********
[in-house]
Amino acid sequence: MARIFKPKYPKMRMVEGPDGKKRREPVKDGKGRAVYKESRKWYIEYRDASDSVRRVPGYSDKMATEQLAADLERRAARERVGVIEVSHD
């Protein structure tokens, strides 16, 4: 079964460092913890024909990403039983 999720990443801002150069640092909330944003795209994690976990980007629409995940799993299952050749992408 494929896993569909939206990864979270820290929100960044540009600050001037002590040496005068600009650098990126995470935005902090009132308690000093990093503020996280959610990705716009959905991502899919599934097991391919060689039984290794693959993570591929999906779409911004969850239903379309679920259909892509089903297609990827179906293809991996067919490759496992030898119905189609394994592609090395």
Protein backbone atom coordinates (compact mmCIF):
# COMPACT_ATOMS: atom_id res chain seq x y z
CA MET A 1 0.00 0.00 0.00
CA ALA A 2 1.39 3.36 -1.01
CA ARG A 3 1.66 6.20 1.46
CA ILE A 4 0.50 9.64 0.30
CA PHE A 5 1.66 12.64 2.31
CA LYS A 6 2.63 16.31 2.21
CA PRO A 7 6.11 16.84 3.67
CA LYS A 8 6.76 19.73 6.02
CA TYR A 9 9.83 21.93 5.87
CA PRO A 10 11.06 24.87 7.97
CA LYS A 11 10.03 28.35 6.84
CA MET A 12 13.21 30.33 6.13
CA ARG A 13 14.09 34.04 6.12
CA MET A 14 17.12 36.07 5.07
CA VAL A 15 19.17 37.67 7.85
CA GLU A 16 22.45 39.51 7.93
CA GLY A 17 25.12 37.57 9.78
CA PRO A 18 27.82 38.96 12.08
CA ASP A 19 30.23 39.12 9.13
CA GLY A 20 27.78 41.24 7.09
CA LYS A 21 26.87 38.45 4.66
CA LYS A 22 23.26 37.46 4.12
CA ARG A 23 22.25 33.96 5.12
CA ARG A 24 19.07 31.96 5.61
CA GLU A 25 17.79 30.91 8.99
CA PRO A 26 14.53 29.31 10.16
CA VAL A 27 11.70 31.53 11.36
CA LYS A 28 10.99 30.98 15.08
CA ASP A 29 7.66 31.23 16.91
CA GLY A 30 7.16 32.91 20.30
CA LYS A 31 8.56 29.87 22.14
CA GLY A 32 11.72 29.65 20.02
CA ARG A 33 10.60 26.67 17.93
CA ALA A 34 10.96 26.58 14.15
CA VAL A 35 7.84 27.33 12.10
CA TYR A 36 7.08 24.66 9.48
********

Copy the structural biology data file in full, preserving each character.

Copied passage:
[in-house]
Amino acid sequence: MARIFKPKYPKMRMVEGPDGKKRREPVKDGKGRAVYKESRKWYIEYRDASDSVRRVPGYSDKMATEQLAADLERRAARERVGVIEVSHD
């Protein structure tokens, strides 16, 4: 079964460092913890024909990403039983 999720990443801002150069640092909330944003795209994690976990980007629409995940799993299952050749992408 494929896993569909939206990864979270820290929100960044540009600050001037002590040496005068600009650098990126995470935005902090009132308690000093990093503020996280959610990705716009959905991502899919599934097991391919060689039984290794693959993570591929999906779409911004969850239903379309679920259909892509089903297609990827179906293809991996067919490759496992030898119905189609394994592609090395």
Protein backbone atom coordinates (compact mmCIF):
# COMPACT_ATOMS: atom_id res chain seq x y z
CA MET A 1 0.00 0.00 0.00
CA ALA A 2 1.39 3.36 -1.01
CA ARG A 3 1.66 6.20 1.46
CA ILE A 4 0.50 9.64 0.30
CA PHE A 5 1.66 12.64 2.31
CA LYS A 6 2.63 16.31 2.21
CA PRO A 7 6.11 16.84 3.67
CA LYS A 8 6.76 19.73 6.02
CA TYR A 9 9.83 21.93 5.87
CA PRO A 10 11.06 24.87 7.97
CA LYS A 11 10.03 28.35 6.84
CA MET A 12 13.21 30.33 6.13
CA ARG A 13 14.09 34.04 6.12
CA MET A 14 17.12 36.07 5.07
CA VAL A 15 19.17 37.67 7.85
CA GLU A 16 22.45 39.51 7.93
CA GLY A 17 25.12 37.57 9.78
CA PRO A 18 27.82 38.96 12.08
CA ASP A 19 30.23 39.12 9.13
CA GLY A 20 27.78 41.24 7.09
CA LYS A 21 26.87 38.45 4.66
CA LYS A 22 23.26 37.46 4.12
CA ARG A 23 22.25 33.96 5.12
CA ARG A 24 19.07 31.96 5.61
CA GLU A 25 17.79 30.91 8.99
CA PRO A 26 14.53 29.31 10.16
CA VAL A 27 11.70 31.53 11.36
CA LYS A 28 10.99 30.98 15.08
CA ASP A 29 7.66 31.23 16.91
CA GLY A 30 7.16 32.91 20.30
CA LYS A 31 8.56 29.87 22.14
CA GLY A 32 11.72 29.65 20.02
CA ARG A 33 10.60 26.67 17.93
CA ALA A 34 10.96 26.58 14.15
CA VAL A 35 7.84 27.33 12.10
CA TYR A 36 7.08 24.66 9.48